I’ve come to believe that the goal of any good framework should be to make itself unnecessary.
Brian said it explicitly of his PhoneGap project:
The ultimate purpose of PhoneGap is to cease to exist.
That makes total sense, especially if your code is a polyfill—those solutions are temporary by d…
When Google first unveiled AMP, its intentions weren’t clear to me. I hoped that it existed purely to make itself redundant:
As well as publishers creating AMP versions of their pages in order to appease Google, perhaps they will start to ask “Why can’t our regular pages be this fast?” By showing that there is life beyond big bloated invasive web pages, perhaps the AMP project will work as a demo of what the whole web could be.
Alas, as time has passed, that hope shows no signs of being fulfilled. If anything, I’ve noticed publishers using the existence of their AMP pages as a justification for just letting their “regular” pages put on weight.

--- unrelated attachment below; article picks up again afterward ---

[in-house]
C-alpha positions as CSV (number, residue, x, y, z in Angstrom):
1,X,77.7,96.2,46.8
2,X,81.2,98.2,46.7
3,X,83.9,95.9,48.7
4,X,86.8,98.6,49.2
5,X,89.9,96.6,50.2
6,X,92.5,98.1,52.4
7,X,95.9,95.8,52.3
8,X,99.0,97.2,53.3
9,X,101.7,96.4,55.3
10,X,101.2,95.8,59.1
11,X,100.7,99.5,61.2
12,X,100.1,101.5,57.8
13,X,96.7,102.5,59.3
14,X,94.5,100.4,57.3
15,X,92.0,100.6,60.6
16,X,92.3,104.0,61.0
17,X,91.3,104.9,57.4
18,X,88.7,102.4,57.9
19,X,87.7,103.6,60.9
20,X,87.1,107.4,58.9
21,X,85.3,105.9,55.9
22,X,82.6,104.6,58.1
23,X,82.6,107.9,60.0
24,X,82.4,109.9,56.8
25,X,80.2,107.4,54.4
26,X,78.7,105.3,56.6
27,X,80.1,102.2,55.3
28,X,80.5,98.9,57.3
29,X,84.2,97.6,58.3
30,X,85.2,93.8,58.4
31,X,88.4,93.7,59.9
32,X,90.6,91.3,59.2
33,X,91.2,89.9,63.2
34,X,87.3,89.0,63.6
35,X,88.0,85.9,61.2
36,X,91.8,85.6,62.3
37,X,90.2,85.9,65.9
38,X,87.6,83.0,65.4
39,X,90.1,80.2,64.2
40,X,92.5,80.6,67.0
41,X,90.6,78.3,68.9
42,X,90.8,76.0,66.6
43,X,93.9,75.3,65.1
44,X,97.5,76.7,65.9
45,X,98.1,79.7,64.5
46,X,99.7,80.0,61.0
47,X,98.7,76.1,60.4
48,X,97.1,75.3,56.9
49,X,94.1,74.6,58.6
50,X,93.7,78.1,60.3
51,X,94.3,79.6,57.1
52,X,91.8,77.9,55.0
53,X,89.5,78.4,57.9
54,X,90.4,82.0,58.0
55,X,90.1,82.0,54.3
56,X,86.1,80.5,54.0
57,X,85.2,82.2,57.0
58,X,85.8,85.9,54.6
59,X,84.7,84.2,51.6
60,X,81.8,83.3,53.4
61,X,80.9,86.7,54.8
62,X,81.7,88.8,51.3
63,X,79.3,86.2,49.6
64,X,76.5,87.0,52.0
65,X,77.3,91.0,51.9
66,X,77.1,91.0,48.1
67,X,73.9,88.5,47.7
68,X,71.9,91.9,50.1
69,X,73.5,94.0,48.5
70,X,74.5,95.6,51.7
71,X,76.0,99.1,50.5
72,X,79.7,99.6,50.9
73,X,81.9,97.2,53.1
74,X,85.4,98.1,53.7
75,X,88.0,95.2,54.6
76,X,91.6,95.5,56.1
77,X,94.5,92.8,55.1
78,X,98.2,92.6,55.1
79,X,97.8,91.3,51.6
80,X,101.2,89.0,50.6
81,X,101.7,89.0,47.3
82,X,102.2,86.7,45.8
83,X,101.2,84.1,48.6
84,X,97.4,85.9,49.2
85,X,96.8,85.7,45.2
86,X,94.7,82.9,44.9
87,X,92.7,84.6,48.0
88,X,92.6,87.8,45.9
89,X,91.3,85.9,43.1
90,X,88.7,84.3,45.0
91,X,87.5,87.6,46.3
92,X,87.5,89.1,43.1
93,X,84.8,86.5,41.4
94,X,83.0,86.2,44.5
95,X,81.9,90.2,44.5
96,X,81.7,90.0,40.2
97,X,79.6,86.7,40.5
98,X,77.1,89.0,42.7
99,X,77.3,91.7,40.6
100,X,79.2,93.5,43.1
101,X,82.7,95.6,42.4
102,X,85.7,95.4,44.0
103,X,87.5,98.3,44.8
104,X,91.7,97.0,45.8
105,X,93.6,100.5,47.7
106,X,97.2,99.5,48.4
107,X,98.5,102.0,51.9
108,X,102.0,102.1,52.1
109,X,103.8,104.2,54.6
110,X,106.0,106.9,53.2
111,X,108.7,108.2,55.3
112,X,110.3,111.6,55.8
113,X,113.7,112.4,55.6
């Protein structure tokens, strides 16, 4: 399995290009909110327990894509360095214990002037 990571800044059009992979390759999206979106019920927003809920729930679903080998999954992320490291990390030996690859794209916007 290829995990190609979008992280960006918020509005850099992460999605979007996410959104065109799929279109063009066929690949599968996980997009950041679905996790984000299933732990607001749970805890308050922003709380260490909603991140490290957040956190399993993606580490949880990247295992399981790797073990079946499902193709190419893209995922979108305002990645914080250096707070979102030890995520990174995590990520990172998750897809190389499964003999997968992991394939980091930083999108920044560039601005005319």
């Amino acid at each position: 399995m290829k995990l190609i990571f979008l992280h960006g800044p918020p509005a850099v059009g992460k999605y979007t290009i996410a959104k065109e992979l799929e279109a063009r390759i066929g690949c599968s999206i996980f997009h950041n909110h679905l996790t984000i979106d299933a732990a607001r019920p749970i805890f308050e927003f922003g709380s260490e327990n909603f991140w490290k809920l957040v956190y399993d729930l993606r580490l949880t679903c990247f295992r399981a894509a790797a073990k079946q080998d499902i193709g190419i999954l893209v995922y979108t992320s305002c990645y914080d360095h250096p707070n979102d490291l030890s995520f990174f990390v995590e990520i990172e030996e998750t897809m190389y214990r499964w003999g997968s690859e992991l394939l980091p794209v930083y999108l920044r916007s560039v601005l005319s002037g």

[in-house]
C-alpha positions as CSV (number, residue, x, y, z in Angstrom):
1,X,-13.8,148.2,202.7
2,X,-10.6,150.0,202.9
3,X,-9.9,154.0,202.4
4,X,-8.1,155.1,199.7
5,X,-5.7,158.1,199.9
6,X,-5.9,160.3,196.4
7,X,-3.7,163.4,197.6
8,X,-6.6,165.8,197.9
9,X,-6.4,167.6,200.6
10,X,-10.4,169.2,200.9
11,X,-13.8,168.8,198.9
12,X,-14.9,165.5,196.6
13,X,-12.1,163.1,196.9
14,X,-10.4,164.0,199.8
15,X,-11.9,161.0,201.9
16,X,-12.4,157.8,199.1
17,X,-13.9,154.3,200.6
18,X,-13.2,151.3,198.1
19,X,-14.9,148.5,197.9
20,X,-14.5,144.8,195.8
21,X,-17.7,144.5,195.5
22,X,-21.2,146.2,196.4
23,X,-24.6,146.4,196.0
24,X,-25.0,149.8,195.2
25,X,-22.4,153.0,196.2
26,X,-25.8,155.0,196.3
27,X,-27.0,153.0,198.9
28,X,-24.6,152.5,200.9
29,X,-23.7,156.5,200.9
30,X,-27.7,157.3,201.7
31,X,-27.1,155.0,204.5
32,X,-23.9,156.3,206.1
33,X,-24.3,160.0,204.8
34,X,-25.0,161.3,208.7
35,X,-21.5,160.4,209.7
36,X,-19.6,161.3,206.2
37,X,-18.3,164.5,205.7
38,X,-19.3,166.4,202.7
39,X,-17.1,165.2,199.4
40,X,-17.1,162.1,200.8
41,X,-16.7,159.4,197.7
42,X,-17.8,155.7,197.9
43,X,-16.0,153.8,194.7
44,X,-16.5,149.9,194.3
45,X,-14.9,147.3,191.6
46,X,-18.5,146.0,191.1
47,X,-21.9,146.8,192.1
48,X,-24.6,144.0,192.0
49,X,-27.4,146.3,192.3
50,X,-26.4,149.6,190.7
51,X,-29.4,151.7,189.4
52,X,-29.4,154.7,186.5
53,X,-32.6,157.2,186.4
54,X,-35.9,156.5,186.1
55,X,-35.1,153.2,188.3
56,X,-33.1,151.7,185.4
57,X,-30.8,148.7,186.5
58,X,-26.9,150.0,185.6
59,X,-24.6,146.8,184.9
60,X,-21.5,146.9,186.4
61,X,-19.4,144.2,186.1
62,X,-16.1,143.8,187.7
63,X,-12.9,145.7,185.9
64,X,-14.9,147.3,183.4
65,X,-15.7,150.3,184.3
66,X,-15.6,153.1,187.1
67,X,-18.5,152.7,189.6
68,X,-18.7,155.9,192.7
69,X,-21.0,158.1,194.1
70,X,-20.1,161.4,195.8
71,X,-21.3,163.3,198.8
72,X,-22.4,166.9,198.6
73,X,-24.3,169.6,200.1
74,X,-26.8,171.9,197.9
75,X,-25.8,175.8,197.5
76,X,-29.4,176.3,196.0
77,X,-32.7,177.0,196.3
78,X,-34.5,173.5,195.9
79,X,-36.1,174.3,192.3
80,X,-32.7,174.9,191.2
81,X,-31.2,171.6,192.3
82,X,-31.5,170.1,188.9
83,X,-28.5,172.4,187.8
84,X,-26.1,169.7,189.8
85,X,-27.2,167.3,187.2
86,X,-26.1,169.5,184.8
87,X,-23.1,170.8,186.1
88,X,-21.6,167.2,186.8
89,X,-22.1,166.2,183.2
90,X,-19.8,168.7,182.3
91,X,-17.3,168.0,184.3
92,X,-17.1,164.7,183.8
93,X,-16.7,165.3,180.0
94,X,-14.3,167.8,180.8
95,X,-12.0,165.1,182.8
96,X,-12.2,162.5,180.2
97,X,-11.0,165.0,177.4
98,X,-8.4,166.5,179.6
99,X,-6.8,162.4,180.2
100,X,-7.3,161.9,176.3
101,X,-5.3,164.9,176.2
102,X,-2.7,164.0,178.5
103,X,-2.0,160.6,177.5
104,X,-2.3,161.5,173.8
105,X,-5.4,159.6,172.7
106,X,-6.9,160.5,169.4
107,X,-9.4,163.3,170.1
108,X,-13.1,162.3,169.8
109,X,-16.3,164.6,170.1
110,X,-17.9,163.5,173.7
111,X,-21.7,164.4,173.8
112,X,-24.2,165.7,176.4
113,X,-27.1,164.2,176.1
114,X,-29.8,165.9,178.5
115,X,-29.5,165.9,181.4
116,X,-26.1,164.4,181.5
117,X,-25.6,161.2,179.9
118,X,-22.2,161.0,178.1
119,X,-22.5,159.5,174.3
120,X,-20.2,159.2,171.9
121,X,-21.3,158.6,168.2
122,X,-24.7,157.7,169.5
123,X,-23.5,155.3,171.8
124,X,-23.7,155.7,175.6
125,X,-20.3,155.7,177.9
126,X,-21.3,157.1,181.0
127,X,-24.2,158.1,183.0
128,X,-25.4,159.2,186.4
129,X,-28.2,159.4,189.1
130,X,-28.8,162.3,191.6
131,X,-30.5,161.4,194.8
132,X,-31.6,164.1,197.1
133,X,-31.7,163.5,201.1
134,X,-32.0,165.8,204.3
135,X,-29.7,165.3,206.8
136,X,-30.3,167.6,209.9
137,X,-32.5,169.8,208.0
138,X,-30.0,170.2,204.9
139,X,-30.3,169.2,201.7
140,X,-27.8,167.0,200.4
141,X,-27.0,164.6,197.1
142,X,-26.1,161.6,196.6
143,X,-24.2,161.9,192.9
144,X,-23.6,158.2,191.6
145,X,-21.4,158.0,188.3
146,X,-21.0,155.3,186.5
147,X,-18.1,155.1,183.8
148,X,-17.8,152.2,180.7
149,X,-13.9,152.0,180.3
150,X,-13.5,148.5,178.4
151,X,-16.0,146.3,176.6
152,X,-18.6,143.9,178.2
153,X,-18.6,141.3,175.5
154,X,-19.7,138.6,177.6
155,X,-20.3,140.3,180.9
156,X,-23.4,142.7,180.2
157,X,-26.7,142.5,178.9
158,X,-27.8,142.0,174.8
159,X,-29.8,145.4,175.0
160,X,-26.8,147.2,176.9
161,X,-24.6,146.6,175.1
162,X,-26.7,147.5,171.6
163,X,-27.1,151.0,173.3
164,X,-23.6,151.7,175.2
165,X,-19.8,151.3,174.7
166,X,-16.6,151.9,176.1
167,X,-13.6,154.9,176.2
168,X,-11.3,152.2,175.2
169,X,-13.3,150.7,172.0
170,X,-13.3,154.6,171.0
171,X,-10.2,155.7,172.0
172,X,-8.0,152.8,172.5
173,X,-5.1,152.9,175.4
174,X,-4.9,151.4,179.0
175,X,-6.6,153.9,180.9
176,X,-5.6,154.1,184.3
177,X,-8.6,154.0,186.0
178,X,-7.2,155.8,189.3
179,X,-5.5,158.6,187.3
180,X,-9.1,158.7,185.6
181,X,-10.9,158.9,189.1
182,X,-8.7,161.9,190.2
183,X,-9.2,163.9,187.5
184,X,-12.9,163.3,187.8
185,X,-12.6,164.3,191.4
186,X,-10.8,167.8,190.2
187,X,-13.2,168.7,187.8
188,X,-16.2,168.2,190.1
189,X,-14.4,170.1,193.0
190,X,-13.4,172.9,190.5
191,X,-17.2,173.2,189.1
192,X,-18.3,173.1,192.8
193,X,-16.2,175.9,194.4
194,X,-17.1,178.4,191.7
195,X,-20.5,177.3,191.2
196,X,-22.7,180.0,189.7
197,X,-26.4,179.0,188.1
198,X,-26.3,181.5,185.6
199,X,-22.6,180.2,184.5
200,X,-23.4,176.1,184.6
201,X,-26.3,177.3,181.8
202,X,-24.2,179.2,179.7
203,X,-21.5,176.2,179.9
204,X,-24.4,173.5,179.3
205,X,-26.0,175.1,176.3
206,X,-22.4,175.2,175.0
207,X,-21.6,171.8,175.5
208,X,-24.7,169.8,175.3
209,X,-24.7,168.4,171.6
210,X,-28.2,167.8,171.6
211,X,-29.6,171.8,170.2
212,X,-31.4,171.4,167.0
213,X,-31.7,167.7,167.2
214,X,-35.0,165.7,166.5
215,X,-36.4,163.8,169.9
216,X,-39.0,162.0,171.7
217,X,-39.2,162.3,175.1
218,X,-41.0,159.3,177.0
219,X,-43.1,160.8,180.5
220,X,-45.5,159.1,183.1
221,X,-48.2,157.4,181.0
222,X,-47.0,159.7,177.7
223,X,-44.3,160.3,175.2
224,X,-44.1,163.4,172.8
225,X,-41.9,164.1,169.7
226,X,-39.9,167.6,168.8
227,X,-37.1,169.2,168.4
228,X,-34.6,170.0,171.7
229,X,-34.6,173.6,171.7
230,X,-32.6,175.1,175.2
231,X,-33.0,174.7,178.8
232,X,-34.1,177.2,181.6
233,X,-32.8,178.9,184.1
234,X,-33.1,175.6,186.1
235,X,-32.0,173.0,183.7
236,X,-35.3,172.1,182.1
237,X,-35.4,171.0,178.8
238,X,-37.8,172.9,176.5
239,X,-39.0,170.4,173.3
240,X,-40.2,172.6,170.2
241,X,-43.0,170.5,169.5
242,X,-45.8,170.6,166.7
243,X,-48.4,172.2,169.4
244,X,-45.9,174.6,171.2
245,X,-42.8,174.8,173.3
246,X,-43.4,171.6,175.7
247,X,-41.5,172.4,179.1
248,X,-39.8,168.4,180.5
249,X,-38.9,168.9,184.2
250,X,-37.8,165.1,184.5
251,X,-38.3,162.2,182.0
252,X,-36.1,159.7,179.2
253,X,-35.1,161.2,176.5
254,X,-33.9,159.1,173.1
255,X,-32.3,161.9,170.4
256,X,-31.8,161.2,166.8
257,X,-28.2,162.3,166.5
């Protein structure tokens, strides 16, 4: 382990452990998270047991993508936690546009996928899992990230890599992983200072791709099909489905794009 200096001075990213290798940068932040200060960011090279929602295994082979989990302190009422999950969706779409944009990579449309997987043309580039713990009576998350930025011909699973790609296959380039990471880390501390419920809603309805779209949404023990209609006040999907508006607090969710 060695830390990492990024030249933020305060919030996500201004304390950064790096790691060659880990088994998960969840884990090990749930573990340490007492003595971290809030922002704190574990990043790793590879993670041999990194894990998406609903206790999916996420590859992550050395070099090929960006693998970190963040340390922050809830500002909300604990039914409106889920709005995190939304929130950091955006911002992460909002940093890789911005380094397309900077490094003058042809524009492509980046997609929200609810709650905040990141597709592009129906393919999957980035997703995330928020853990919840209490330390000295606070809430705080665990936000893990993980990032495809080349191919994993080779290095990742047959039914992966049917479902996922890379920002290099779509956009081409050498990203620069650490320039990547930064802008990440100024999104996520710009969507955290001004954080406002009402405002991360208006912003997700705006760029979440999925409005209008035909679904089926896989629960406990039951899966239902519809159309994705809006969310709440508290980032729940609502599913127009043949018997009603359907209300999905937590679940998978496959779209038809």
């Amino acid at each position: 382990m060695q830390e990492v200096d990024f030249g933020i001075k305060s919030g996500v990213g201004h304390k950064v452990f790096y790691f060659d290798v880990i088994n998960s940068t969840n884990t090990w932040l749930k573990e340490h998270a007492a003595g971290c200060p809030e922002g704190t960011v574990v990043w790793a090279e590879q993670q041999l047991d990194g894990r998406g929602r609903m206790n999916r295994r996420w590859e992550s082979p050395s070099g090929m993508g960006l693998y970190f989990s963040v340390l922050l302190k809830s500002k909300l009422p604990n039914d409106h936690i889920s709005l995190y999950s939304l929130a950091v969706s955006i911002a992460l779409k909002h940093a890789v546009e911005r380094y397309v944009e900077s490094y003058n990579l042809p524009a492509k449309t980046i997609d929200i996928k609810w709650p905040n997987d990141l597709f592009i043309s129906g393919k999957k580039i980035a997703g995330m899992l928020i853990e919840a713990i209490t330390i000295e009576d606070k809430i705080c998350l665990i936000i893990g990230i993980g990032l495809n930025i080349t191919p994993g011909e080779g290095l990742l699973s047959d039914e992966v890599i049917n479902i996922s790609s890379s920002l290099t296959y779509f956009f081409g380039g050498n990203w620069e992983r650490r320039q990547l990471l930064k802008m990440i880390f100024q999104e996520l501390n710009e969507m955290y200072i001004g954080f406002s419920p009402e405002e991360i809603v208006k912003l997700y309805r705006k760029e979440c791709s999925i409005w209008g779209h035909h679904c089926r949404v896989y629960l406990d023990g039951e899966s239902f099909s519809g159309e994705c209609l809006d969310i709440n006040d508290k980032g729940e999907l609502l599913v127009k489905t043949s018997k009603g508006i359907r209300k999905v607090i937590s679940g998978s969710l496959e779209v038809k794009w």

Worse yet, the messaging from Google around AMP has shifted. Instead of pitching it as a format for creating parallel versions of your web pages, they’re now also extolling the virtues of having your AMP pages be the only version you publish:
In fact, AMP’s evolution has made it a viable solution to build entire websites.
On an episode of the Dev Mode podcast a while back, AMP was a hotly-debated topic. But even those defending AMP were doing so on the understanding that it was more a proof-of-concept than a long-term solution (and also that AMP is just for news stories—something else that Google are keen to change).
But now it’s clear that the Google AMP Project is being marketed more like a framework for the future: a collection of web components that prioritise performance
You all know my feelings on AMP already, I’m sure. As Jeremy points out, our optimistic ideas that these problems might go away as AMP “made itself redundant” are turning out not to be true, and Google continues to abuse its monopoly on search to push its walled-garden further into the mainstream. Read his full article…